# Spectral norm of random matrix

Suppose $$A$$ is a $$n \times n$$ random matrix with centered Gaussian (real) i.i.d. entries with variance $$\frac{\sigma^2}{n}$$.

What to we know about the spectral norm $$s(A)$$ of $$A$$, that is $$\sqrt{\rho(A^t A)}$$? Here, $$\rho(\cdot)$$ denotes the largest eigenvalue of a matrix.

In particular, if $$A$$ is symmetric, we know that $$s(A)$$ is precisely equal to $$\rho(A)$$ and from the circular law it implies that $$s(A)$$ converges to $$\sigma$$ as $$n \to \infty$$.

Is this last statement true for non-symmetric $$A$$?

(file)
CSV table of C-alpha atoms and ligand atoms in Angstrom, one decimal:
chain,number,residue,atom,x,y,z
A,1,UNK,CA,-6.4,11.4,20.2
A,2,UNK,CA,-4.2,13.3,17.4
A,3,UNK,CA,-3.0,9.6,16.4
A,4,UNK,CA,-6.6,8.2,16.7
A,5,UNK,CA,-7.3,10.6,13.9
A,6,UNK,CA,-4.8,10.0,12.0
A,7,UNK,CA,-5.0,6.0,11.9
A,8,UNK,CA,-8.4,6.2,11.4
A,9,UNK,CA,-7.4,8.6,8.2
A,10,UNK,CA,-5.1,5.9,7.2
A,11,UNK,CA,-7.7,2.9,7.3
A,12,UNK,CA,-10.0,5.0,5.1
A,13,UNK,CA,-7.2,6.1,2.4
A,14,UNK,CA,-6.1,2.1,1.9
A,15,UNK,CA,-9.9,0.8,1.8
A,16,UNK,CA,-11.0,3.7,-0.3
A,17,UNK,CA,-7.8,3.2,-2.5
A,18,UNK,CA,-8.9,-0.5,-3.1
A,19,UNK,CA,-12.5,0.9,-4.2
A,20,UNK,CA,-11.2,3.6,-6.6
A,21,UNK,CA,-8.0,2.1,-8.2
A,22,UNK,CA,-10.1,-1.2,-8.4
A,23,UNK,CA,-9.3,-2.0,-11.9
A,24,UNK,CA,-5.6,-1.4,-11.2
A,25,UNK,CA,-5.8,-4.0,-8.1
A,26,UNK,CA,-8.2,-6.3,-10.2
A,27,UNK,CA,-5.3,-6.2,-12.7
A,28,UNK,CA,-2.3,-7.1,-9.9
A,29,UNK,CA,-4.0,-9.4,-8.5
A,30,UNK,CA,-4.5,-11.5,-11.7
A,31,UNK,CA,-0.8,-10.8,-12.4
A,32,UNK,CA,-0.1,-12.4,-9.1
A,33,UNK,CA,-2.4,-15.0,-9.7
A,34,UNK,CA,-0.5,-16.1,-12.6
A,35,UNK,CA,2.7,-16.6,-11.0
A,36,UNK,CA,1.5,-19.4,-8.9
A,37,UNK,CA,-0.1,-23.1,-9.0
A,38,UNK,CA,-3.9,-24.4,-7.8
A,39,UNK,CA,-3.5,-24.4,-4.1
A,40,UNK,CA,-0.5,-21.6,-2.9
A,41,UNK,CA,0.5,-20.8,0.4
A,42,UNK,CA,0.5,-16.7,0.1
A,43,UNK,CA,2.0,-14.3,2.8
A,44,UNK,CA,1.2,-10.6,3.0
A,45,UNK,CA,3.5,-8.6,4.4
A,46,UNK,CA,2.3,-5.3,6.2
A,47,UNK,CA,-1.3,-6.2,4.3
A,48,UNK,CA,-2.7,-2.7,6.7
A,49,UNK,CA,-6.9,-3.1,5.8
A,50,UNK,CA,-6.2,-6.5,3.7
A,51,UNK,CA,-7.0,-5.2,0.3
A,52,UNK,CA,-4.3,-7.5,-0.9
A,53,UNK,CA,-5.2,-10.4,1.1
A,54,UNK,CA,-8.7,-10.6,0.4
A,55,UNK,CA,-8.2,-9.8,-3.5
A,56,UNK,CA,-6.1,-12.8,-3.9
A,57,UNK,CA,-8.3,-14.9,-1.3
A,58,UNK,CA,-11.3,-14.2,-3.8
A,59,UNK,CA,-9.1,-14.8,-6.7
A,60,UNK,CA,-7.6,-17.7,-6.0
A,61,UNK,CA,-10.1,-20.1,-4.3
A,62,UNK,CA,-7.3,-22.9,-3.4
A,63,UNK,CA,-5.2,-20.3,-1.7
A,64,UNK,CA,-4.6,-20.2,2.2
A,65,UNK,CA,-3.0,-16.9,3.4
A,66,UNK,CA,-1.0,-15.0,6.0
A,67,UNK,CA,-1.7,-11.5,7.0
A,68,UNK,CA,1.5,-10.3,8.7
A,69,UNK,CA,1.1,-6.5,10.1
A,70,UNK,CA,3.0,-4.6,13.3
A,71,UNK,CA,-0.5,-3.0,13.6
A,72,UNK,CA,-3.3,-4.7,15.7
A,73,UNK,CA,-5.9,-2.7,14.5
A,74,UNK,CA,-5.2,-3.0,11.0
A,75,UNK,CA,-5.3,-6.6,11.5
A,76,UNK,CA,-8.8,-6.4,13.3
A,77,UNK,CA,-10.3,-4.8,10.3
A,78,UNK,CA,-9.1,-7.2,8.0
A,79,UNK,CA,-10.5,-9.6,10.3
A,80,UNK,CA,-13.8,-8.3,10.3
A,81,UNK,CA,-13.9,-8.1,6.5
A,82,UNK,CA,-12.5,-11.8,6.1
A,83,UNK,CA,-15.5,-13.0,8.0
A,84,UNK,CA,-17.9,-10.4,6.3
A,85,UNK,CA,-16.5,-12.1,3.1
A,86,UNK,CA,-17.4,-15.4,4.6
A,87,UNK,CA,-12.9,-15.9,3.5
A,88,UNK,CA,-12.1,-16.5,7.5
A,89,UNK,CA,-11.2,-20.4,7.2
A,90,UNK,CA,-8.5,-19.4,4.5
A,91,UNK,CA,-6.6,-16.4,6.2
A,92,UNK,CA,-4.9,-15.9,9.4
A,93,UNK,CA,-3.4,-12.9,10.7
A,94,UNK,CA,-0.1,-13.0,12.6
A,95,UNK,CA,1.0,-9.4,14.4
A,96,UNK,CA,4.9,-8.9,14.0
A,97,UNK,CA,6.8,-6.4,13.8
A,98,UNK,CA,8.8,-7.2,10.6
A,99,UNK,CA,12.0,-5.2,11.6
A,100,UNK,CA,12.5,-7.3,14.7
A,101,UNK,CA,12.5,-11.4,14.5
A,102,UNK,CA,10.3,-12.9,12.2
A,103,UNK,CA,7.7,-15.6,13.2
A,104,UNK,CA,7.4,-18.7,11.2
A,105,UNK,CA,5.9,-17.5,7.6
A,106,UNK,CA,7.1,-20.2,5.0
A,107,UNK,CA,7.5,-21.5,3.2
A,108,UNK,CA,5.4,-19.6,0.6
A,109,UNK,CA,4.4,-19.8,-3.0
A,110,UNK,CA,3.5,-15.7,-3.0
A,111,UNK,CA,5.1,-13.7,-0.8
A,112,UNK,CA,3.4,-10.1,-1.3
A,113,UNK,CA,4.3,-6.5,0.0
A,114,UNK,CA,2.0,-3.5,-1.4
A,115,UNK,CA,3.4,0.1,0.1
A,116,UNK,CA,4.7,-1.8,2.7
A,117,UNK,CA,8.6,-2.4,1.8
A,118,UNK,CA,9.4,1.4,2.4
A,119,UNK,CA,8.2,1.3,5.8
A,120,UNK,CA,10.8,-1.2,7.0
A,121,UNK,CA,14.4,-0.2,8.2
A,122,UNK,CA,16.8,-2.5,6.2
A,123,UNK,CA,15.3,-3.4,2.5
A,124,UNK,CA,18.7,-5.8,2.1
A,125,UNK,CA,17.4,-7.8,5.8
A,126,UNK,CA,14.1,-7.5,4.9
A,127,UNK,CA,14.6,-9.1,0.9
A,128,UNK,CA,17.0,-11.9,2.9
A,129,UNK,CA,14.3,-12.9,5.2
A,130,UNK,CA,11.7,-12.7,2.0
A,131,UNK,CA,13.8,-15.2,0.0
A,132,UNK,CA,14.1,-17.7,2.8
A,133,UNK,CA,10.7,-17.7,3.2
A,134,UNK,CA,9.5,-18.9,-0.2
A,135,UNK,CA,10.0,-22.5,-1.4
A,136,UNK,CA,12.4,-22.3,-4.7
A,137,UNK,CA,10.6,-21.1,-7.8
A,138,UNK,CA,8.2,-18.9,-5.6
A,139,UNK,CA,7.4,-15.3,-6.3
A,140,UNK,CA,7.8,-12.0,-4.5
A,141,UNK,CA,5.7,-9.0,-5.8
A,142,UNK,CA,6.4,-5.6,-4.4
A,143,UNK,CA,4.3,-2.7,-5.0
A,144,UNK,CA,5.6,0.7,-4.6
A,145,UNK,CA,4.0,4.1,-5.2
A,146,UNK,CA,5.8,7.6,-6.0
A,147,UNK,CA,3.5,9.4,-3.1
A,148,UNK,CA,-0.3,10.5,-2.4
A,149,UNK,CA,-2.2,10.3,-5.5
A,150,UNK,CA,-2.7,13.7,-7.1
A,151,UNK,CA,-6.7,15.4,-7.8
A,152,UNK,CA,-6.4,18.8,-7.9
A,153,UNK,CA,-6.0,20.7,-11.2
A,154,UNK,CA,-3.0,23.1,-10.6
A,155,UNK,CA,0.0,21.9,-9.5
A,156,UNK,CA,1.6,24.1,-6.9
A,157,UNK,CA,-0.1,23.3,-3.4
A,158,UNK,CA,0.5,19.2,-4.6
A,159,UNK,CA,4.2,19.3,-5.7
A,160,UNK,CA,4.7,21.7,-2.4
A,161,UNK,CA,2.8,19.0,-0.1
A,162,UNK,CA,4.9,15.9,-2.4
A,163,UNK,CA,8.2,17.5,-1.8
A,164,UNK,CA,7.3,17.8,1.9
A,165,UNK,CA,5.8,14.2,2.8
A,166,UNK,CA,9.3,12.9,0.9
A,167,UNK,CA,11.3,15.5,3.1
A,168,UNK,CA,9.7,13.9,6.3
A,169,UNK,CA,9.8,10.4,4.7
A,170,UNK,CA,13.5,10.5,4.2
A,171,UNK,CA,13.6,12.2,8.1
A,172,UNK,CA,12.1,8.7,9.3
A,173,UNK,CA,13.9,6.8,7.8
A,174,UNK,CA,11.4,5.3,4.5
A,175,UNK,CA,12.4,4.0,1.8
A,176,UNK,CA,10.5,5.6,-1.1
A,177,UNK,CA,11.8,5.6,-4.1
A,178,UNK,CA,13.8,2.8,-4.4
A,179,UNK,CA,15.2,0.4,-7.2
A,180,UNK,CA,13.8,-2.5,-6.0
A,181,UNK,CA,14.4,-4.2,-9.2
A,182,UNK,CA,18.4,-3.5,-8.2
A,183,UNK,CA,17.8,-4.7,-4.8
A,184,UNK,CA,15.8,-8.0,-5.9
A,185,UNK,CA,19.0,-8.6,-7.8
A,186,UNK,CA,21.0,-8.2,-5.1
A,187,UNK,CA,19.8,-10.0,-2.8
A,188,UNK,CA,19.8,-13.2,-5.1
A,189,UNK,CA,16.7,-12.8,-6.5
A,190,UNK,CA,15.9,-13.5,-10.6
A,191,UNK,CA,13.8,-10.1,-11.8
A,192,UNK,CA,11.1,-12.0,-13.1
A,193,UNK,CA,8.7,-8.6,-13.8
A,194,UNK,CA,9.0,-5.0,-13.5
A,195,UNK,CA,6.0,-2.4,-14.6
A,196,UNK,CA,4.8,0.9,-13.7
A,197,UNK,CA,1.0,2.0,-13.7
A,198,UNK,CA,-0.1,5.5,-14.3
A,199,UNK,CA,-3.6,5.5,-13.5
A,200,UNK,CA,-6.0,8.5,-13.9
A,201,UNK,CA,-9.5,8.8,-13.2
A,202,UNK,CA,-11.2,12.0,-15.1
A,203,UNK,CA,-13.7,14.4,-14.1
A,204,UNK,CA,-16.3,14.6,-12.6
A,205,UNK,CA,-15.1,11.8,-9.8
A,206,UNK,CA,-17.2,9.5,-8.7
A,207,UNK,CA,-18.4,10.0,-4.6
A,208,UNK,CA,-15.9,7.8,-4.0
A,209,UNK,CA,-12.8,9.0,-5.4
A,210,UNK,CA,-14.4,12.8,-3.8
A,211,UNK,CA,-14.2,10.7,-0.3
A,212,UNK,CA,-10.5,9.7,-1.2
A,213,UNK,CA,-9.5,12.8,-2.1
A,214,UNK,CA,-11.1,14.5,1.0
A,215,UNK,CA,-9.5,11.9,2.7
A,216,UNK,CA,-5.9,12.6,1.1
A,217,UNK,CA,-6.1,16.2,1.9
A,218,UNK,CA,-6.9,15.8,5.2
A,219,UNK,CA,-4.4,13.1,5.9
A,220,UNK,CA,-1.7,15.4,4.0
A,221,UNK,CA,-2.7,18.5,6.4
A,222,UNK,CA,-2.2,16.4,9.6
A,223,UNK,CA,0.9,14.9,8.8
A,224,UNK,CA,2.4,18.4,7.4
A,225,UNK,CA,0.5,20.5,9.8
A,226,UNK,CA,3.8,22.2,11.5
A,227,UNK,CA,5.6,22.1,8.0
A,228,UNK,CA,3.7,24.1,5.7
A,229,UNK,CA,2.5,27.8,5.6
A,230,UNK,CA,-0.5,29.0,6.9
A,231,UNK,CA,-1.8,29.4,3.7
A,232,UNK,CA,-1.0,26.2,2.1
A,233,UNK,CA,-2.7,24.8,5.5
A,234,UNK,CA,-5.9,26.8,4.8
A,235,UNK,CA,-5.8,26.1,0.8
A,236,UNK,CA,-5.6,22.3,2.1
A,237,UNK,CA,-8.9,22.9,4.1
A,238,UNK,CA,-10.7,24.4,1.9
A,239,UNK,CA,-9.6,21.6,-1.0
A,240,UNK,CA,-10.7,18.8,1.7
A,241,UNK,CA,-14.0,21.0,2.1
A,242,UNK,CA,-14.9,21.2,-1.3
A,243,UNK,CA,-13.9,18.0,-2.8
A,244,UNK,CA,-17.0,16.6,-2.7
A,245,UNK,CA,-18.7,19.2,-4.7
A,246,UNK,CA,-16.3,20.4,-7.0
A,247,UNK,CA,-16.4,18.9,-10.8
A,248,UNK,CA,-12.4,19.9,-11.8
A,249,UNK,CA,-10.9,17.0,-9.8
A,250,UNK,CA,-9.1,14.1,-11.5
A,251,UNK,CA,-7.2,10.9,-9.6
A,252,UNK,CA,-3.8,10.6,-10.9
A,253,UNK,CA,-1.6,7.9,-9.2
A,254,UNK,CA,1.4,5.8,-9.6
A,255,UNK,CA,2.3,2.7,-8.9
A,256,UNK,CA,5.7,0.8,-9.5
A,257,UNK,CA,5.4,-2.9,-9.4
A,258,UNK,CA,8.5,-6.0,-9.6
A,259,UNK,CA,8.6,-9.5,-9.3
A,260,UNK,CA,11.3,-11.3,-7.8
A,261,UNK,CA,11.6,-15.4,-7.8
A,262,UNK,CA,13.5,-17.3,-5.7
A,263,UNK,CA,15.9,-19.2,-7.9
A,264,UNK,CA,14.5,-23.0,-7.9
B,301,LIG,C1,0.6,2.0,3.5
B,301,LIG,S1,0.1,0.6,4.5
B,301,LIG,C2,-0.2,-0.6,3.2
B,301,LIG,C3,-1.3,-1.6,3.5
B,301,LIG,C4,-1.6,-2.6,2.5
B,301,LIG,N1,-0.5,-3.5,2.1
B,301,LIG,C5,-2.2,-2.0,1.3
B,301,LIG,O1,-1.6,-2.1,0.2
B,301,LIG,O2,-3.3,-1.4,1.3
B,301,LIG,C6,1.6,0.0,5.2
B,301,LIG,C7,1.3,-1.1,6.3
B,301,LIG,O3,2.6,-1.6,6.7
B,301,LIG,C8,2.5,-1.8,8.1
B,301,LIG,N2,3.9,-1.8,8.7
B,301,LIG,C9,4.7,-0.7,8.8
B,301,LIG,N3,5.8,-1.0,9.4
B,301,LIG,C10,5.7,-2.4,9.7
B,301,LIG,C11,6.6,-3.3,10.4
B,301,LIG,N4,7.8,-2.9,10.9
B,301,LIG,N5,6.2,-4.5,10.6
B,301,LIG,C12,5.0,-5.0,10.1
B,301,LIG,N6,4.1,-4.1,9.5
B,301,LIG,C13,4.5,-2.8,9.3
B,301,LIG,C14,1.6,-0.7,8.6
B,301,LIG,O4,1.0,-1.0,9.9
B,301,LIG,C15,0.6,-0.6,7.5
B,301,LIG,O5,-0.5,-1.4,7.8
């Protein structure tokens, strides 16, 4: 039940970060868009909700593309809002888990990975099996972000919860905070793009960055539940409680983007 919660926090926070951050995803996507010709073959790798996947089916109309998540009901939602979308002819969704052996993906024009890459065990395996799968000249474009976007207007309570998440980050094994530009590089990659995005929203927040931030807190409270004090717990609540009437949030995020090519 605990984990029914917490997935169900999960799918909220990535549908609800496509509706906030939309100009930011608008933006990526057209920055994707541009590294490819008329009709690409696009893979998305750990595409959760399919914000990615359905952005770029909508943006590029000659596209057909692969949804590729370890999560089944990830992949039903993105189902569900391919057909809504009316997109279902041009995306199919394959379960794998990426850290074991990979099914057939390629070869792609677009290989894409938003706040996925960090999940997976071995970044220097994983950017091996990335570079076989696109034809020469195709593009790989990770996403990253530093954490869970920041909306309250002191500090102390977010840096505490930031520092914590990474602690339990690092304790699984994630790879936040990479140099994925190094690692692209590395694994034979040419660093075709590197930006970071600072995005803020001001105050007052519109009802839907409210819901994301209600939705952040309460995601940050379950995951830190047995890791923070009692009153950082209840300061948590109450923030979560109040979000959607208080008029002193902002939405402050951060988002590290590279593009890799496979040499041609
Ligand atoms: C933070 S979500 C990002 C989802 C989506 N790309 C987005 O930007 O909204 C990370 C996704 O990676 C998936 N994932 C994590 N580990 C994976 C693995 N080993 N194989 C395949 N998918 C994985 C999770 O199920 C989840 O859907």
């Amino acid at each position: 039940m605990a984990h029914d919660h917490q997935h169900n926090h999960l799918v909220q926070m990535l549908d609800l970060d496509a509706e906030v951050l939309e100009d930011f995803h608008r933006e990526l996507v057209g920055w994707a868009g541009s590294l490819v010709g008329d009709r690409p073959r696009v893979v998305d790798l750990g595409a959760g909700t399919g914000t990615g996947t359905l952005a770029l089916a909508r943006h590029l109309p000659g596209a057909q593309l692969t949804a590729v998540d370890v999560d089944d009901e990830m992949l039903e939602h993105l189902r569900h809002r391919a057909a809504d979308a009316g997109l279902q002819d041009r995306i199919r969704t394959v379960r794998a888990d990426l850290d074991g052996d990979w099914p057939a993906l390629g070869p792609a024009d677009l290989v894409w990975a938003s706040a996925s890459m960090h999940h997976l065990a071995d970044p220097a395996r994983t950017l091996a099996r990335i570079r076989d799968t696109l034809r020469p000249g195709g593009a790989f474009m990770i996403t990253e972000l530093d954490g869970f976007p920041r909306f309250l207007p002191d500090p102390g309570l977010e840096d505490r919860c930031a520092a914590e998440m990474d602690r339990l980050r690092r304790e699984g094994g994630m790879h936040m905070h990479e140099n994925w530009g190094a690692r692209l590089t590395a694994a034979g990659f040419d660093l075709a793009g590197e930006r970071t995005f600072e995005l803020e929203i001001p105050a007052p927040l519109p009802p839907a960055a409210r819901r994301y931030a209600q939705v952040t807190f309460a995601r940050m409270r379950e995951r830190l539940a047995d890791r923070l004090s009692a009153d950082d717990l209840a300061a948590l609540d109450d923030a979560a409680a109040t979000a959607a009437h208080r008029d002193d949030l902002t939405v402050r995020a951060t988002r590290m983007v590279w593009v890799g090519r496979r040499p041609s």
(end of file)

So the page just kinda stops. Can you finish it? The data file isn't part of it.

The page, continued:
Actually, neither statement is true. The circular law does not control the spectral radius: it only predicts that the majority of eigenvalues lie in the disc, while the spectral radius is concerned with the most extreme eigenvalues. There could still be as many as $o(n)$ eigenvalues lying outside of the disc, and so it is not necessarily true that $\rho(A)$ is a.s. equal to $\sigma$ in the limit.
I believe that almost surely $s(A) \to 2\sigma$ in both the symmetric and non-symmetric cases. For the non-symmetric case in particular, see Theorem 2.1 in this survey article by Rudelson and Vershynin (from their ICM invited talk).